One area which has been subject to huge scrutiny because of the challenging implications of making/unmaking a ‘diagnosis’ is child abuse and neglect. The CORE-INFO group in Cardiff who have collected and reviewed thousands of studies have piled up the evidence for us, and these have been used to help guidelines for reproducible practice become established, yet there remains some difficulty in the finding of unexplained bruising.
19 Jul, 16 | by Bob Phillips
It’s become fairly clear that most people don’t really know how articles get from the pen into the ‘accepted’ queue at a journal.
At the most wonderful paediatric / child health journal on the planet (*) the process works like this:
* ADC of course!
12 Jul, 16 | by Bob Phillips
Trials and tribulations we all have. The not-knowing of the future can create anxiety, distress and an unhealthy desire for chocolate. Some days, knowing what’s for tea can provide the only concrete grounding in an otherwise fluctuant universe.
And along with that, the naming of things can sometimes be enlightening.
So, for un-knowing, you could consider using the following sorts of words:
Imprecision. The sort of not-knowing that is generated by small sample sizes with wide confidence intervals.Uncertainty in a mathematical sense.
Vagueness. Uncertainty about something because it has been poorly defined or described, the ambiguity of the written “How’re you doing?” – which may differ if from the melting voice of Joey Tribbiani or the concerned and serious tones of your Aunt Ethel.
Volatility. Uncertainty through a potentiality of futures that may be sweepingly different depending on as yet undetermined features … if only we’d had a referendum recently in the UK that might provide an example …
5 Jul, 16 | by Bob Phillips
If there was a chance that you missed a diagnosis about which you would be able to intervene 2:1,000 times, and that the test which could diagnose it cost about £3 and was minimally invasive – wouldn’t you be daft not to use it?
Or would you think “what a waste of time!” and wonder about the £3,000 you had spent to make £6 of a diagnosis?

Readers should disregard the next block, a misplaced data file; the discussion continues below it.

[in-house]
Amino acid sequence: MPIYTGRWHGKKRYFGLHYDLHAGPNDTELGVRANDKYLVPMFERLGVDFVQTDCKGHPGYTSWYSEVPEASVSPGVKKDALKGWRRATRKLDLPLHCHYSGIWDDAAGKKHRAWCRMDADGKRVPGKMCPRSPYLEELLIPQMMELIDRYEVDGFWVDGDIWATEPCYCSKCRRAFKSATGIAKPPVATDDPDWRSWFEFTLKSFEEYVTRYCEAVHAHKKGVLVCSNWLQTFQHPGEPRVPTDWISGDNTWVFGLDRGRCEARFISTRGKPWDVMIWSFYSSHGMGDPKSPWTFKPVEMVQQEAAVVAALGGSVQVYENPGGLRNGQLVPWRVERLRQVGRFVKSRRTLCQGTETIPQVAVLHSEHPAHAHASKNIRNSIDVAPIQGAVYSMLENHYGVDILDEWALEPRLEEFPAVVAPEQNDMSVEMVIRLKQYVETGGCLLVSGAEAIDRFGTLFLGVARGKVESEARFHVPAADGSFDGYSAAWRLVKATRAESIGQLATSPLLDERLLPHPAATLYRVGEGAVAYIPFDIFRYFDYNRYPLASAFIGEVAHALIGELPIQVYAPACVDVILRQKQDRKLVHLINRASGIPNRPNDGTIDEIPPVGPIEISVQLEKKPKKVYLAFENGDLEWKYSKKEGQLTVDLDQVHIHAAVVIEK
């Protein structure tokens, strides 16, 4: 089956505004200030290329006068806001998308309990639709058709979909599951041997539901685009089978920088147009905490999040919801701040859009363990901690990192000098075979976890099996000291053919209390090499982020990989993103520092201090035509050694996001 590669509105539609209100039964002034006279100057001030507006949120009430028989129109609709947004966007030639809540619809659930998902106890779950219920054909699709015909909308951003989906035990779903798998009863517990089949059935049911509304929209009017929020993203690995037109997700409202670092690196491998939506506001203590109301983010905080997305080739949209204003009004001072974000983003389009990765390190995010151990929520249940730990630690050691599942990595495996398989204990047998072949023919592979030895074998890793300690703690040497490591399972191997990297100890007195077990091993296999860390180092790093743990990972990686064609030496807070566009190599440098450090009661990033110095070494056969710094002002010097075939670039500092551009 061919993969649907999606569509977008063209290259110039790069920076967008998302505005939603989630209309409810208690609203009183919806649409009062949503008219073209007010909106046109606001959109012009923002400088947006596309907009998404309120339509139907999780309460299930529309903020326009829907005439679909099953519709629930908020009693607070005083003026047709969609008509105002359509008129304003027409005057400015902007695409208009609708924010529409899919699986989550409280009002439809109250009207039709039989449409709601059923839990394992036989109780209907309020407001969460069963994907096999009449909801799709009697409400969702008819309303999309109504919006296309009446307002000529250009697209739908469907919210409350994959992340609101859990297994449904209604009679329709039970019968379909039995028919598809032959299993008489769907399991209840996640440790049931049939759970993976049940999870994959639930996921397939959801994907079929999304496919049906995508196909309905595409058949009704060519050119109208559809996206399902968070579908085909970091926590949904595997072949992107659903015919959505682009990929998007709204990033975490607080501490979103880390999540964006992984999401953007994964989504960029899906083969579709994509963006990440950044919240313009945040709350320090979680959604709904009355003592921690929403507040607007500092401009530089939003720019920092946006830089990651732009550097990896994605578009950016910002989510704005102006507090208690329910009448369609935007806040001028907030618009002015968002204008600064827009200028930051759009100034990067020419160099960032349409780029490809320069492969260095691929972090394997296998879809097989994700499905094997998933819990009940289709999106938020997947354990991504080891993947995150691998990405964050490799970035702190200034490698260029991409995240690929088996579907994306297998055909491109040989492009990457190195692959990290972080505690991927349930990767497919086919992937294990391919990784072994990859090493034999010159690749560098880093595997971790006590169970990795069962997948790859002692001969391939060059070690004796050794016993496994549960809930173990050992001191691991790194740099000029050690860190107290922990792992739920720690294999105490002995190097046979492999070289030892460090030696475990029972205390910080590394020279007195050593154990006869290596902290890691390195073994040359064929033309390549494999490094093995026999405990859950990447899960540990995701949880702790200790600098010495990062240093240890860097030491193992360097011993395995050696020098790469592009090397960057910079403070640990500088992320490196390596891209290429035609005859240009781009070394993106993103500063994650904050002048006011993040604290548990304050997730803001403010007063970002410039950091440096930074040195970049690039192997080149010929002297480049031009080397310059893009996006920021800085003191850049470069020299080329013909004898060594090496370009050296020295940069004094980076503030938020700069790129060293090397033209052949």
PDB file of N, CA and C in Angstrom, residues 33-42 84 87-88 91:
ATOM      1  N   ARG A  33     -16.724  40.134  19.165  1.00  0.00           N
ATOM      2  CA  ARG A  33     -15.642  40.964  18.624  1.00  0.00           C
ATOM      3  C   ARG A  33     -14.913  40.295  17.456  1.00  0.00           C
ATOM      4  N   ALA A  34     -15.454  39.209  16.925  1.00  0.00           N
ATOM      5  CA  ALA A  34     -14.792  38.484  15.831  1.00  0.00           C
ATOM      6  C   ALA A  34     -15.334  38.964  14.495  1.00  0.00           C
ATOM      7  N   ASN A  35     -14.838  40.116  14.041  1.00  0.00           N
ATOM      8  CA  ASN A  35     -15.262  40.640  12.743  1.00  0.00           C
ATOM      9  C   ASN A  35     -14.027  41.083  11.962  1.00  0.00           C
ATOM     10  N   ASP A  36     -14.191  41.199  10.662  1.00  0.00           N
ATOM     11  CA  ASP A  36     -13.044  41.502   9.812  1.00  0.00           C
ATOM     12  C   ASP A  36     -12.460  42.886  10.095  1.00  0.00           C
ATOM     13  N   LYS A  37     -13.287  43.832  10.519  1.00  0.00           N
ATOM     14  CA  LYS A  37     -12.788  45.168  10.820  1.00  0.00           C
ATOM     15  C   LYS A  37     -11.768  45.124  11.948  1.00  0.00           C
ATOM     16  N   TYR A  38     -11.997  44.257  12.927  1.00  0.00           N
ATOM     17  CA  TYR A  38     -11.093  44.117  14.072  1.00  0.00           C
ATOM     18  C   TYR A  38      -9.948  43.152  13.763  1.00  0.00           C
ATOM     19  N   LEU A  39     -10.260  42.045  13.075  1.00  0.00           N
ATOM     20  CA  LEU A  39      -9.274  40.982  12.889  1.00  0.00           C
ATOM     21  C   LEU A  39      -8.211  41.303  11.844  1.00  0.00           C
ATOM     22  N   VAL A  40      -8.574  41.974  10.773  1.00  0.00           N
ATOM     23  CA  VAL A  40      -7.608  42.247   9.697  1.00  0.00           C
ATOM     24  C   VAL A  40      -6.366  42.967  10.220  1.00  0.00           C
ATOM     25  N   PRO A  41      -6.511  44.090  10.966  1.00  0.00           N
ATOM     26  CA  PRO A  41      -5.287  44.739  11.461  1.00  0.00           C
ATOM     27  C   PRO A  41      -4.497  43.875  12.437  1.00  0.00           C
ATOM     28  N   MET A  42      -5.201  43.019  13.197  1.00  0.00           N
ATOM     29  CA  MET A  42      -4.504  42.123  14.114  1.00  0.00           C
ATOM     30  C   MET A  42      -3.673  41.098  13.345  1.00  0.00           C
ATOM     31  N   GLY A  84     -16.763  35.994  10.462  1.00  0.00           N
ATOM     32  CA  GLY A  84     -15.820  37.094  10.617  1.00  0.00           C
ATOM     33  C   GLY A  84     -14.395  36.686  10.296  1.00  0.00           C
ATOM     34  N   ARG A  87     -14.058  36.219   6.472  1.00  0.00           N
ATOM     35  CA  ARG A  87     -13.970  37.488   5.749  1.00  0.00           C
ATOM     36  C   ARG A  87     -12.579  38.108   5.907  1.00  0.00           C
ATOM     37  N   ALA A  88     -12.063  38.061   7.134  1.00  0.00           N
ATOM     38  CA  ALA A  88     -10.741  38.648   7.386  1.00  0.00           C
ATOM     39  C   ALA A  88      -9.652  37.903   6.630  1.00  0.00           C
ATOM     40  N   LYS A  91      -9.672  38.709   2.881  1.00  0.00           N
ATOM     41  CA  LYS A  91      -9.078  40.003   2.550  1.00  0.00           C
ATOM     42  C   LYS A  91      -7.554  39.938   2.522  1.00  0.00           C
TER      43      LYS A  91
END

The dilemma is common – there are a whole list of things that are traditionally associated with a differential diagnosis which may be exceptionally rare and sometimes coincidental rather than causative.
Take urinary tract infection in jaundiced babies.
28 Jun, 16 | by Bob Phillips
There are some times when it seems that no decision can be the right decision but doing nothing is as much as a decision as doing something.
Admittedly, it’s rare you’re faced with shooting a killer in cold blood to prevent him murdering a not-so-innocent man.
But sometimes the triadic nature of paediatric & adolescent medicine causes us trouble. more…
21 Jun, 16 | by Bob Phillips
My mum insists that we, at home, always cut off the green bit & splice the strawberry in case it had a slug in it.
For Ian Wacogne it’s sitting with his back against a radiator.
Well, in my case it’s so that you can’t eat a slug … that’s managed to get into the strawberry without having left a hole / magic taped it together afterward .. garbage, yup?
I asked my mum about it. She said that my grandma had told her she had eaten a slug in a strawberry when she was little, but that no, she didn’t remember eating the slug, and actually, on recollection, it was that she had nearly eaten a slug in a strawberry …
Such ‘strawberry stories’ are prevalent and problematic. They exist in clinical medicine, research and publishing. Some we’ve heard recently:
“You can’t publish fetal or animal papers in ADC F&N” … You can
“You need NHS Ethics to involve patients in developing research studies & protocols” … You don’t
“Multi-disciplinary research is never worth the effort” … Nope
Identifying these strawberry stories, and overcoming them should probably be one of the tasks we take on every day. I wish I could point you at high quality evidence of how to do it, but sadly, I can’t.